I hope you are all doing well. I have not blogged myself for a while due to all the guest posts I was lucky enough to receive for the pandemic collection. More on that another day! I’ve also neglected to highlight any indie authors lately too, but I’m putting that right today with a special interview. Mick Williams is an author I’ve followed for some time on social media and recently I had the pleasure of reading his latest book, Final Clearance. Mick must be the most versatile author I have come across, with romantic comedies, mysteries, action and adventure and more all under his belt. He is well worth checking out for that reason alone. You are sure to find something that appeals to you. Here he tells us all about his new book, (a dark comedy about a serial killer with a heart) his writing process, proudest moments and what to expect from him next! Enjoy!

1. You seem to be a very versatile author – what genres have you written in so far?

I think I’ve covered most of them! Some of my books seem to be a combination of genres, which makes it difficult to categorise, so it’s probably easier to say that I haven’t tackled historical drama, auto-biography or, as my sister would say, witty-woo stories!! Everything else is probably in at least one of my books. Every one of them has a sprinkle of romance, tons of action and humour and a strong female character.

2. Is there any genre you wouldn’t consider trying and if so, why not?

Yep – witty woo. My Mum reads my books and I’d never dare show my face if she read something overly racy in one of them. I think I’m still her little angel. All of my books have at least a sprinkling of romance in them, and some of my characters might get sexy ideas, but I tend to steer away from being graphic with that stuff and let the readers use their imagination. They probably have a much better time that way, anyway.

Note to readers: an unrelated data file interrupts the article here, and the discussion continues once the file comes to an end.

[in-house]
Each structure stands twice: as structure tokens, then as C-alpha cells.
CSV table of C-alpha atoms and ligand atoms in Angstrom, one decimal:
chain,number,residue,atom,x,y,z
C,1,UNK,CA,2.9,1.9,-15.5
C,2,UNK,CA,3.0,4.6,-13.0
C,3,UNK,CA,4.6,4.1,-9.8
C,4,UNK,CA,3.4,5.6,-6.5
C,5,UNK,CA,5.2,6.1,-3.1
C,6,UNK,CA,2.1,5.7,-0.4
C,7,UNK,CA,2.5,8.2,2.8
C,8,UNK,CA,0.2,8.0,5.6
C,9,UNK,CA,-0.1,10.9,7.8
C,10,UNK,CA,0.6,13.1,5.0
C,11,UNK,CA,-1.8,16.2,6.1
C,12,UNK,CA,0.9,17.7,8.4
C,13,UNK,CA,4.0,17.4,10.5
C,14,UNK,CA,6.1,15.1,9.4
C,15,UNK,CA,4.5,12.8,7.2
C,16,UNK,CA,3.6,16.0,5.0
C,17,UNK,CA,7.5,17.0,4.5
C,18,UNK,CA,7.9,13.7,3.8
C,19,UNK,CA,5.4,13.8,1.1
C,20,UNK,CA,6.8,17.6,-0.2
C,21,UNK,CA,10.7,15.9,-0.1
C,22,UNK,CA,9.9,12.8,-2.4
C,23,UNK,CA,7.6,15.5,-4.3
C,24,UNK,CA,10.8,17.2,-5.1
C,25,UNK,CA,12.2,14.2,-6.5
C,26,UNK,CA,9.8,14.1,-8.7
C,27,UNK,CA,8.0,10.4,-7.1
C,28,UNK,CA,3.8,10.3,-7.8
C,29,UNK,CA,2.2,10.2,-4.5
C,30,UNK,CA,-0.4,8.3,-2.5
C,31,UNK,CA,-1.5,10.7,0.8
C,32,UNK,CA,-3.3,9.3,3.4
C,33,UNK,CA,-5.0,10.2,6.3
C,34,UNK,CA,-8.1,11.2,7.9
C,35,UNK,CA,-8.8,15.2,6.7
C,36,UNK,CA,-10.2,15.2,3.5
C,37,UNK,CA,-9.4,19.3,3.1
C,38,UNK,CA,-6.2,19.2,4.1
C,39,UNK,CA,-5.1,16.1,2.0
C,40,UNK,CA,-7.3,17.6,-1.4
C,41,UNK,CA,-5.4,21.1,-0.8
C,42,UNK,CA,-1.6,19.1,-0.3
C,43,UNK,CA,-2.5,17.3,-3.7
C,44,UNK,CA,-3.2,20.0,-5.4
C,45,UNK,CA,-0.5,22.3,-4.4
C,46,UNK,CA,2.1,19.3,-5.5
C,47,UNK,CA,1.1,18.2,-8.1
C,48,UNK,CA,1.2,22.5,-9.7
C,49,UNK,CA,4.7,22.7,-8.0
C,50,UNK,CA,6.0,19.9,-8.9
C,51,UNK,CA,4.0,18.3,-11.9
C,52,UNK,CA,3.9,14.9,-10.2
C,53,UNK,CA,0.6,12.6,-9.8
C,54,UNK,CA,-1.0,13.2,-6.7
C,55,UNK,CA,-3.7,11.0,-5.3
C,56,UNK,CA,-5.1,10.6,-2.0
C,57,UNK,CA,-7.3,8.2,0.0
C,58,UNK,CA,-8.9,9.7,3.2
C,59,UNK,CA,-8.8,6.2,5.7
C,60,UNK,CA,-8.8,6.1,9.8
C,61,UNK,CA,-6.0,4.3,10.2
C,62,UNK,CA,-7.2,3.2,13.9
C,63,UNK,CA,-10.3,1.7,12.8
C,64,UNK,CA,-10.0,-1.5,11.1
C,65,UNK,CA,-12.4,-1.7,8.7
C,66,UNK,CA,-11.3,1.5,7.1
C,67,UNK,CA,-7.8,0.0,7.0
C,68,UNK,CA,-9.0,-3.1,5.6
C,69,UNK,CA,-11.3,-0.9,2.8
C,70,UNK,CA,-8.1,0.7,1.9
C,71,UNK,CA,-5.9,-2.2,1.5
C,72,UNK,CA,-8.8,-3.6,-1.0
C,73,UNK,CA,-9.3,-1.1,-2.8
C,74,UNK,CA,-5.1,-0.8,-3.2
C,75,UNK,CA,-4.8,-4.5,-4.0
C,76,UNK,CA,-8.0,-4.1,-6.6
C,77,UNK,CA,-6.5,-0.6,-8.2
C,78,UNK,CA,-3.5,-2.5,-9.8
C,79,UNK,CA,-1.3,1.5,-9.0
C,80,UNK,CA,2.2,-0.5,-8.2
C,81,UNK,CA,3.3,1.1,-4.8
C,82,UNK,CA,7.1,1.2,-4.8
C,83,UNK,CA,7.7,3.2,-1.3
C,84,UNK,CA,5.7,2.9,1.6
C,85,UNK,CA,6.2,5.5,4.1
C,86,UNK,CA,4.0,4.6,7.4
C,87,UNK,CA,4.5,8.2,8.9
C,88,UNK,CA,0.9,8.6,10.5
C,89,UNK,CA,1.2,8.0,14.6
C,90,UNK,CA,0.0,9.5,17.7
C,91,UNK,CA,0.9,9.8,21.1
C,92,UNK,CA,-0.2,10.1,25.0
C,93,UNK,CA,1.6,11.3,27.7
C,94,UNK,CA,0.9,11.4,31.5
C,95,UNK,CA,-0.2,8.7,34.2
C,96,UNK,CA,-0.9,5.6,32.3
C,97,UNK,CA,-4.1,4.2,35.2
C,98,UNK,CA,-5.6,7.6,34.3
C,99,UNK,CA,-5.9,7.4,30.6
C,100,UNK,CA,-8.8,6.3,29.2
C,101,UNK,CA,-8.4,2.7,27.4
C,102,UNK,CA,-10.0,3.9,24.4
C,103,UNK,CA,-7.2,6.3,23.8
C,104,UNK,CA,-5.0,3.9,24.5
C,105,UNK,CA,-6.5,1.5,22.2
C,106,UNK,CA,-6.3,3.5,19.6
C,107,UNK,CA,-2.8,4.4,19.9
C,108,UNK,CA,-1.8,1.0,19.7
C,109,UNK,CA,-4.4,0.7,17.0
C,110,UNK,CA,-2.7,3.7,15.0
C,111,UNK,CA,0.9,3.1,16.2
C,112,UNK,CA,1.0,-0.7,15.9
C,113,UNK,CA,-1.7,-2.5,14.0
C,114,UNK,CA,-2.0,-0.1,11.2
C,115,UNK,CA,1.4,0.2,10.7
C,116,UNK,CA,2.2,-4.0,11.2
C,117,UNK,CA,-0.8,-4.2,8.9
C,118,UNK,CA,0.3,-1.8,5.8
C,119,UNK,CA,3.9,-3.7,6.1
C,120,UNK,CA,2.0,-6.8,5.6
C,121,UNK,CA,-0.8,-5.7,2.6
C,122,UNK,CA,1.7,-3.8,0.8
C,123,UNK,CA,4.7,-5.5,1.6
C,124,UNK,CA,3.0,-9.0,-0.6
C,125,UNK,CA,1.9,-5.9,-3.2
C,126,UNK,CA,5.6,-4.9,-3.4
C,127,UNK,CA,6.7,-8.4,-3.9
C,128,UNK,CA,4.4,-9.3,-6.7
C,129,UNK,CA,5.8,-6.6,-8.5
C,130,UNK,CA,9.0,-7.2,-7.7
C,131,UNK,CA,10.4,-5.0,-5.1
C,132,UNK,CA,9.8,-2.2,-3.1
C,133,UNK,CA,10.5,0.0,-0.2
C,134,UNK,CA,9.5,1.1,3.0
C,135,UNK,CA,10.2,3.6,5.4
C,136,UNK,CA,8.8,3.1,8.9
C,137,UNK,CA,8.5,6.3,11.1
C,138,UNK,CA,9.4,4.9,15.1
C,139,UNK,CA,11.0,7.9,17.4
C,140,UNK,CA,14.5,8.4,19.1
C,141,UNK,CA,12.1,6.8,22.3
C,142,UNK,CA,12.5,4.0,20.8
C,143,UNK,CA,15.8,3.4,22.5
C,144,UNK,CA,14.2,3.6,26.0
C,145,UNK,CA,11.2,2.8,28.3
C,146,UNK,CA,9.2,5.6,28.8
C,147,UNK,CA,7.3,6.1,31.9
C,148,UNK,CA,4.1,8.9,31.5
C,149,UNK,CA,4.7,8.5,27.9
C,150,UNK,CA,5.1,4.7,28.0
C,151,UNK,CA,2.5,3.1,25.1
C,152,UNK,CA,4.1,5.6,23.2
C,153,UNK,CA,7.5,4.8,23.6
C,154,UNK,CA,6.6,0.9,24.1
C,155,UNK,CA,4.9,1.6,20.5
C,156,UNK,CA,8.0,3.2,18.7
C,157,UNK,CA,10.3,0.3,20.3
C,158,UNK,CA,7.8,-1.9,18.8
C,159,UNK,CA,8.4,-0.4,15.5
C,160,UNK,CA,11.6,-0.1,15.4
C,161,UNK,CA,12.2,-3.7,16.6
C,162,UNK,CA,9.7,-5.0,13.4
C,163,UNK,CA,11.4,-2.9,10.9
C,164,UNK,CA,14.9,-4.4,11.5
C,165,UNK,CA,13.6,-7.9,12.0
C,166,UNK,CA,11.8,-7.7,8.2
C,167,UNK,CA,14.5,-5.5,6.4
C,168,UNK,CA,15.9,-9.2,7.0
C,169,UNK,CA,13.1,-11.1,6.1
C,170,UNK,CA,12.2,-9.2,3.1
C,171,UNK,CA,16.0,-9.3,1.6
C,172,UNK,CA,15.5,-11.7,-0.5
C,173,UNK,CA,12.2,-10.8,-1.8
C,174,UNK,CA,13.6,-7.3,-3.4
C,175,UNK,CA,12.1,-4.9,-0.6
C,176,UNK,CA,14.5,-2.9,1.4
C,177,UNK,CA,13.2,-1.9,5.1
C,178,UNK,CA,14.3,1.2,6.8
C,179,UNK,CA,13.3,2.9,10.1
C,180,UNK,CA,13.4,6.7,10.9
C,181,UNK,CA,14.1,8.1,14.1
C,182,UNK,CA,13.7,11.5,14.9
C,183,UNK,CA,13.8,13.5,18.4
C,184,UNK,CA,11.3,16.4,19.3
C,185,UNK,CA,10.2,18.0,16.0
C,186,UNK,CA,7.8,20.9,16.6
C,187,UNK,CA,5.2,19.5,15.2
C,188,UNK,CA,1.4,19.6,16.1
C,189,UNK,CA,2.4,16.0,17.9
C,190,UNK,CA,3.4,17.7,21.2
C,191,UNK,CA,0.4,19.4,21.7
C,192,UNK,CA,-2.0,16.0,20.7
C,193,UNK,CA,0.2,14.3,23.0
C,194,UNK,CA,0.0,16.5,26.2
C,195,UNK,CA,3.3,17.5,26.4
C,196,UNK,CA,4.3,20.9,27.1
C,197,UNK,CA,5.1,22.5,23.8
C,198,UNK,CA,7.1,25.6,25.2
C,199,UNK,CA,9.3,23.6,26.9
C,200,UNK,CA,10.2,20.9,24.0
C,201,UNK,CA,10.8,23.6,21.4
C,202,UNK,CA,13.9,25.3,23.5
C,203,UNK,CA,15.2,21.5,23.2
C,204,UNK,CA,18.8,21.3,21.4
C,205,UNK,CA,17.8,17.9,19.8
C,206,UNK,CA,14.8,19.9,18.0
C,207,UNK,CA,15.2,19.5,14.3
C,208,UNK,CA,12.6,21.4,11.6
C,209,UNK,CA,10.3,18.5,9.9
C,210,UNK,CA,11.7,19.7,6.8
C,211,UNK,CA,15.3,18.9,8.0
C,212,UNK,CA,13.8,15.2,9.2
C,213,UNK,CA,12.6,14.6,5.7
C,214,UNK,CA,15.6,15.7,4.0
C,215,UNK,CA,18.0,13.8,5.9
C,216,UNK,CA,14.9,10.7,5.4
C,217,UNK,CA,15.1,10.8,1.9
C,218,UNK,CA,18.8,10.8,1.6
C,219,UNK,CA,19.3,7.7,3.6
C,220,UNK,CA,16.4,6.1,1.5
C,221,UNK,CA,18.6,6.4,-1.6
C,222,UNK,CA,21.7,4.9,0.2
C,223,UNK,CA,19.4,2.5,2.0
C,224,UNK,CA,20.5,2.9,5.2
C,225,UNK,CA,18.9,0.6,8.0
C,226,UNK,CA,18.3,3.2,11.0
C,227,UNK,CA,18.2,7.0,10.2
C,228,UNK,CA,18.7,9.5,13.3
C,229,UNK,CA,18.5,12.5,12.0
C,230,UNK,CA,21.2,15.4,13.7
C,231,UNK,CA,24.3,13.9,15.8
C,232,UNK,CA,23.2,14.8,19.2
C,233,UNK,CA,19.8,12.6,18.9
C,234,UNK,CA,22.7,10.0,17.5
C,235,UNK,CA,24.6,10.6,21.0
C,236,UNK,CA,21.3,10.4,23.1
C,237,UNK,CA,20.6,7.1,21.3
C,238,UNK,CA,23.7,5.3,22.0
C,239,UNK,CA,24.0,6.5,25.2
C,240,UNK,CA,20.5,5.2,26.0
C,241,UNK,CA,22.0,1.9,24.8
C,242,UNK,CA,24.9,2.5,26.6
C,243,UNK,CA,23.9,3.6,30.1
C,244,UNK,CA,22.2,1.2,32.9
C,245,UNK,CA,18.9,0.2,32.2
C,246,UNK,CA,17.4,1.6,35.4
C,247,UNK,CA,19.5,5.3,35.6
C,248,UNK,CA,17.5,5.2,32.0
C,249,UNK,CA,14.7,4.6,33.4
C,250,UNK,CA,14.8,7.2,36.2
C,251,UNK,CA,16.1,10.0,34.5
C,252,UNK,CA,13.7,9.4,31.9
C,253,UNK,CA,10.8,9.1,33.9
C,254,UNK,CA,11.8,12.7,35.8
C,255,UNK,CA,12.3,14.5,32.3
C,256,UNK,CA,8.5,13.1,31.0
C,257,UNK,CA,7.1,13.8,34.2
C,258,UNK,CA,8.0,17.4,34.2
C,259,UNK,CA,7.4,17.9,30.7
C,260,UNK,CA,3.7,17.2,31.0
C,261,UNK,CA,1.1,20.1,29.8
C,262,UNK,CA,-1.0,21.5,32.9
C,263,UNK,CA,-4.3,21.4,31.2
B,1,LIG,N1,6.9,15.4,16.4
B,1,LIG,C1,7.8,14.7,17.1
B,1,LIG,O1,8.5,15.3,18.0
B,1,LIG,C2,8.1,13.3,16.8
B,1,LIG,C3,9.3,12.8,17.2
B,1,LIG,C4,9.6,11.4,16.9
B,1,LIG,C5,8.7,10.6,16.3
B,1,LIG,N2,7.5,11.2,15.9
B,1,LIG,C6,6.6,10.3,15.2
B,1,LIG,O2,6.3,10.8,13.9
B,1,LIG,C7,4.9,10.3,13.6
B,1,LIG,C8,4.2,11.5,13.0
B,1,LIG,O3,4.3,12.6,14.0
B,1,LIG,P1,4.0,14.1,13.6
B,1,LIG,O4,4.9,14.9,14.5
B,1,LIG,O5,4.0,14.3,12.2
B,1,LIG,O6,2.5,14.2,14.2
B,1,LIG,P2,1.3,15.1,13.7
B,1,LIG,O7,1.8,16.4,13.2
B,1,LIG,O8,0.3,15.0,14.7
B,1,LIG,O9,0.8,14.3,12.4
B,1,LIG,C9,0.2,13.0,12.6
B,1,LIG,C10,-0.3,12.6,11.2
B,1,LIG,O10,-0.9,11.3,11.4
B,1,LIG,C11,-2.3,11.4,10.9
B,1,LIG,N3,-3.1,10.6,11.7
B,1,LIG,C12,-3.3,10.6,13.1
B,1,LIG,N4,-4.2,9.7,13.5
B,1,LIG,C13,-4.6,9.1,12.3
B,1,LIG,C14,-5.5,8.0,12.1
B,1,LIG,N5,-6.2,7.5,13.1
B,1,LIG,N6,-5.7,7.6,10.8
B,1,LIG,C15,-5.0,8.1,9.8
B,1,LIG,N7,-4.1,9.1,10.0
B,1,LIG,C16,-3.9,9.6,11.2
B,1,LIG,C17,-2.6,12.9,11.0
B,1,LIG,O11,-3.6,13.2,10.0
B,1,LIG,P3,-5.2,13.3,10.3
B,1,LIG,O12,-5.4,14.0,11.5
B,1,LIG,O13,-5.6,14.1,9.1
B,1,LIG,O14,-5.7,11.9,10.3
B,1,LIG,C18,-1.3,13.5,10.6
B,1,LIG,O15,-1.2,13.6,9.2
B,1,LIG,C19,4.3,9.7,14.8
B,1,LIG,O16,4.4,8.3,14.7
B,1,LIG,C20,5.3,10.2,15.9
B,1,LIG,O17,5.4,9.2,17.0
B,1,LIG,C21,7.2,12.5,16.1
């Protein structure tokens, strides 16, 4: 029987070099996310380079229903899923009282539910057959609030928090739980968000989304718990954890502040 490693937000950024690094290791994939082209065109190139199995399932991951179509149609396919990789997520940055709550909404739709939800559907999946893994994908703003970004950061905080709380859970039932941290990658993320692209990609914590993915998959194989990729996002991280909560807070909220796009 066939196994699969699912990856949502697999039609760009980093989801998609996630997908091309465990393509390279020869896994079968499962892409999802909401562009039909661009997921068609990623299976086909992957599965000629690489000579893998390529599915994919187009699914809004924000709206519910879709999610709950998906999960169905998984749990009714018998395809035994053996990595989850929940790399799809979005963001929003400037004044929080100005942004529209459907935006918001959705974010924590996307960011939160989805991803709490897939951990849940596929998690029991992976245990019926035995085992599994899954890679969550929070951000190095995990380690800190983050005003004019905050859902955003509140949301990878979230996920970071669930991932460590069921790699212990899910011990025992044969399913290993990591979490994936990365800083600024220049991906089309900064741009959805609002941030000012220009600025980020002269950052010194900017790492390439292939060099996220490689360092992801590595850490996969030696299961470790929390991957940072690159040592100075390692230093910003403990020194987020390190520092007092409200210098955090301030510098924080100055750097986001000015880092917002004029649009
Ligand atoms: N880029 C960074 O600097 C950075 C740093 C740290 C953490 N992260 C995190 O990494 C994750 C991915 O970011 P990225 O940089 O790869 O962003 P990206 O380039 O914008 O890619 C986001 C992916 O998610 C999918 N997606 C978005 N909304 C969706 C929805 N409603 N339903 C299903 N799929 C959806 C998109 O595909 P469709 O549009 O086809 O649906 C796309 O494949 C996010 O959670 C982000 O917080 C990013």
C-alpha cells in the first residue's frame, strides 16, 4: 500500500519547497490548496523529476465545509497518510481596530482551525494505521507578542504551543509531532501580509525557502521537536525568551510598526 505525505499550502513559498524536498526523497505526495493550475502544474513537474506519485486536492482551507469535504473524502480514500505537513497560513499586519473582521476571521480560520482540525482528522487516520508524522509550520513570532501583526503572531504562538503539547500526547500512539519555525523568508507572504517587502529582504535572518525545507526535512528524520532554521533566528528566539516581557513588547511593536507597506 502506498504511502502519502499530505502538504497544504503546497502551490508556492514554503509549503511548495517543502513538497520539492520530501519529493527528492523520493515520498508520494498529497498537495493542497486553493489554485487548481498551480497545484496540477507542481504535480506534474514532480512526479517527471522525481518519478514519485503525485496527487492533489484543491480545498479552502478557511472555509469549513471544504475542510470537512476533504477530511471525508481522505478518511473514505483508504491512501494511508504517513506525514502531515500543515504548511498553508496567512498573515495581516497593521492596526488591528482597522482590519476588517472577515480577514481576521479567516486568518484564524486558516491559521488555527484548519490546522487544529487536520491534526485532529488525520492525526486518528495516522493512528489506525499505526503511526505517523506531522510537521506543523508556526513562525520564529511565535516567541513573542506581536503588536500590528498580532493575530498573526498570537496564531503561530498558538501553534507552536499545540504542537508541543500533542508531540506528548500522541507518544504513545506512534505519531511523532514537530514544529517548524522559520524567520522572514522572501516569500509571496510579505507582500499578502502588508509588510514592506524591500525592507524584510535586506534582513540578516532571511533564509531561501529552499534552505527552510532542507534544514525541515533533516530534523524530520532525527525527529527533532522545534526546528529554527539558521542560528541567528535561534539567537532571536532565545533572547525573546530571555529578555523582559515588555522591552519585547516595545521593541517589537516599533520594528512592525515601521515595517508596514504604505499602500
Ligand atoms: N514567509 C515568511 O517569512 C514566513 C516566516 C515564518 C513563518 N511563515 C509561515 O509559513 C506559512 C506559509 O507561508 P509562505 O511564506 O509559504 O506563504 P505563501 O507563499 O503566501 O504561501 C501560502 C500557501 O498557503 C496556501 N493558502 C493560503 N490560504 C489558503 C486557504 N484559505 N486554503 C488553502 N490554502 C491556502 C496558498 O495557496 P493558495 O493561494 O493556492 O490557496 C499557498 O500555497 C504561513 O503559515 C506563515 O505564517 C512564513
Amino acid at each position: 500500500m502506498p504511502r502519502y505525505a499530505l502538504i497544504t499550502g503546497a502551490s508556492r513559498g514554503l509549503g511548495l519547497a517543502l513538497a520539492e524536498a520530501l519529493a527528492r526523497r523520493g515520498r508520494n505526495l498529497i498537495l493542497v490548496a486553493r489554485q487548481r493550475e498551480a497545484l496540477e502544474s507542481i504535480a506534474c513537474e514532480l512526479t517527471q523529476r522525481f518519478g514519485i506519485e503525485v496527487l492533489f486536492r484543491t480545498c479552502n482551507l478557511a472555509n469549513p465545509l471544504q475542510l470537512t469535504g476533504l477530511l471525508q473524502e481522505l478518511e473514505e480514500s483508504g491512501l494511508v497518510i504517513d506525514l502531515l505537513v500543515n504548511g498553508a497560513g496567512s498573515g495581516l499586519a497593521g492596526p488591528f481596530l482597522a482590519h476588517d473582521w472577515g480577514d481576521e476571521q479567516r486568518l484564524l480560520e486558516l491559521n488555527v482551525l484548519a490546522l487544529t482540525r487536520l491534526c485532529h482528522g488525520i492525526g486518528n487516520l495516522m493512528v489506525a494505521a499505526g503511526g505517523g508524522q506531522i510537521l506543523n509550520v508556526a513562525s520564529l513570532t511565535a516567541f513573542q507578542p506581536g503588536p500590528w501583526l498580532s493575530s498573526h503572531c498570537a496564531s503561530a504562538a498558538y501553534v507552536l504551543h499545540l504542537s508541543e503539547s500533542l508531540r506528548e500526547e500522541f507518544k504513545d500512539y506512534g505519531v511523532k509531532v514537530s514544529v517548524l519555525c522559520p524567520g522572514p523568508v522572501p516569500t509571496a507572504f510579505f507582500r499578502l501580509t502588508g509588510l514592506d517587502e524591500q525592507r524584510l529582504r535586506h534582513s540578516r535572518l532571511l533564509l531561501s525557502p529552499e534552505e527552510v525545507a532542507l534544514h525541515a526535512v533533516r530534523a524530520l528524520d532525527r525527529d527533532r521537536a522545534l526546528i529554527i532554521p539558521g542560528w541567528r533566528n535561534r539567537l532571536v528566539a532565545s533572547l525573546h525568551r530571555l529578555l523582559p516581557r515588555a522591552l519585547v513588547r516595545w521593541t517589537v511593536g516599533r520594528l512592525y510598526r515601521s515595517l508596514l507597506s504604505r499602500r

3. What comes to you first, the characters or the plot?

This has worked both ways (and a few others, too). For A Reason to Grieve, I had the Doris character in mind from the get-go and wanted to work her into the story. She’s still one of my favourite characters. The Old Farts Club is based on a group of men I saw sitting in a fast-food restaurant one morning: a group of military veterans ranging from men well into their sixties, to a forty-something. They had to have a story (Exodus) and have now become their own series! Location is also something that gives me ideas. The forest in Whatever it Takes is here in Kentucky and loads of the scenes in Exodus came from a trip to Jamaica.

4. Do you imagine what audience would like your book before or after you write it?

Honestly, neither! Writing in different genres is probably holding me back, in that I’m not able to promote myself in one particular area, but all of my books have plenty of action, twists, comedy and a touch of romance. I’d like to think that the people that read my books now come to expect that but, truthfully, I write what comes to mind and hope that people like it.

5. Where did the idea for Final Clearance come from?

I got tired of reading ‘write what you know’ and finally considered what I know! I’ve worked and trained in retail and customer service for decades and thought about that. Then, I saw a video of an obnoxious woman berating and insulting a store worker who, fearing for her job, just stood there and took the abuse. Chances are that the same meeting in a bar or a car park would have resulted in the woman getting a bloody nose! Brody takes it a step further (well, a few steps!) but it served to set him up as a conflicted good guy who can’t stand bad guys and resolves to do something about it. Going back to question three, I bought a sofa in a store like Brody’s, and the location for the end of the book is about a mile from where I live.

6. How did you come up with a complex character like Brody Coulson?